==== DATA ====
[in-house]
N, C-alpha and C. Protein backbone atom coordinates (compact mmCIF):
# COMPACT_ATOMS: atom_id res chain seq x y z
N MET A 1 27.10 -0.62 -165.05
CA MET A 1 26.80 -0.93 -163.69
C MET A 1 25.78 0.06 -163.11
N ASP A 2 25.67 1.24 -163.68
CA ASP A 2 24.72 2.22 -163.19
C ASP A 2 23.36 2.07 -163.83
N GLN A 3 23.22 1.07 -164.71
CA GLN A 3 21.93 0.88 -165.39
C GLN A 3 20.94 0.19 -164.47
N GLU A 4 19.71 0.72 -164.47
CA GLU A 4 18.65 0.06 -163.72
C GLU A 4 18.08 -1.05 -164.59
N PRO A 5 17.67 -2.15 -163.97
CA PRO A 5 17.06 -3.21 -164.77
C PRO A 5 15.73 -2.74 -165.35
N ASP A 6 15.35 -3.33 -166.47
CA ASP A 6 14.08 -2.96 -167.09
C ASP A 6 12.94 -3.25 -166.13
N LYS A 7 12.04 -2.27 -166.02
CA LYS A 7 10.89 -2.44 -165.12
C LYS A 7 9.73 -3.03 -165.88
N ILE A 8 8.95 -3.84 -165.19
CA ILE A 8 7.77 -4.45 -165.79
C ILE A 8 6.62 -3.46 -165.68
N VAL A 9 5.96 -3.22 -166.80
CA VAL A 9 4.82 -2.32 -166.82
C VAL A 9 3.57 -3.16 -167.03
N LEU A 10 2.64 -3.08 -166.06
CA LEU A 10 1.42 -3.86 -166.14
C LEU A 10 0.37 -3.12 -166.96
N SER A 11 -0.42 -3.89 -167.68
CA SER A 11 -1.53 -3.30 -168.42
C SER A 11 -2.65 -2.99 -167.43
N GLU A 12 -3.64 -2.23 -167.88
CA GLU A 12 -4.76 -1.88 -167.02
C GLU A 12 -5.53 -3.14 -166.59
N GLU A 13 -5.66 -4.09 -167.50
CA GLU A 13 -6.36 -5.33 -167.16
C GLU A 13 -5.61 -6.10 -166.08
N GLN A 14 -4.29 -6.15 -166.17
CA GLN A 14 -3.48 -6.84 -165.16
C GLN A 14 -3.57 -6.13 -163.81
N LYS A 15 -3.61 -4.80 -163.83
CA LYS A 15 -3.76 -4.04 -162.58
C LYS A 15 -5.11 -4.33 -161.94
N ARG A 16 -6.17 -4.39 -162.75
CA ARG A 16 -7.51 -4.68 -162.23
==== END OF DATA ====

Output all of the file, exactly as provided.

[in-house]
N, C-alpha and C. Protein backbone atom coordinates (compact mmCIF):
# COMPACT_ATOMS: atom_id res chain seq x y z
N MET A 1 27.10 -0.62 -165.05
CA MET A 1 26.80 -0.93 -163.69
C MET A 1 25.78 0.06 -163.11
N ASP A 2 25.67 1.24 -163.68
CA ASP A 2 24.72 2.22 -163.19
C ASP A 2 23.36 2.07 -163.83
N GLN A 3 23.22 1.07 -164.71
CA GLN A 3 21.93 0.88 -165.39
C GLN A 3 20.94 0.19 -164.47
N GLU A 4 19.71 0.72 -164.47
CA GLU A 4 18.65 0.06 -163.72
C GLU A 4 18.08 -1.05 -164.59
N PRO A 5 17.67 -2.15 -163.97
CA PRO A 5 17.06 -3.21 -164.77
C PRO A 5 15.73 -2.74 -165.35
N ASP A 6 15.35 -3.33 -166.47
CA ASP A 6 14.08 -2.96 -167.09
C ASP A 6 12.94 -3.25 -166.13
N LYS A 7 12.04 -2.27 -166.02
CA LYS A 7 10.89 -2.44 -165.12
C LYS A 7 9.73 -3.03 -165.88
N ILE A 8 8.95 -3.84 -165.19
CA ILE A 8 7.77 -4.45 -165.79
C ILE A 8 6.62 -3.46 -165.68
N VAL A 9 5.96 -3.22 -166.80
CA VAL A 9 4.82 -2.32 -166.82
C VAL A 9 3.57 -3.16 -167.03
N LEU A 10 2.64 -3.08 -166.06
CA LEU A 10 1.42 -3.86 -166.14
C LEU A 10 0.37 -3.12 -166.96
N SER A 11 -0.42 -3.89 -167.68
CA SER A 11 -1.53 -3.30 -168.42
C SER A 11 -2.65 -2.99 -167.43
N GLU A 12 -3.64 -2.23 -167.88
CA GLU A 12 -4.76 -1.88 -167.02
C GLU A 12 -5.53 -3.14 -166.59
N GLU A 13 -5.66 -4.09 -167.50
CA GLU A 13 -6.36 -5.33 -167.16
C GLU A 13 -5.61 -6.10 -166.08
N GLN A 14 -4.29 -6.15 -166.17
CA GLN A 14 -3.48 -6.84 -165.16
C GLN A 14 -3.57 -6.13 -163.81
N LYS A 15 -3.61 -4.80 -163.83
CA LYS A 15 -3.76 -4.04 -162.58
C LYS A 15 -5.11 -4.33 -161.94
N ARG A 16 -6.17 -4.39 -162.75
CA ARG A 16 -7.51 -4.68 -162.23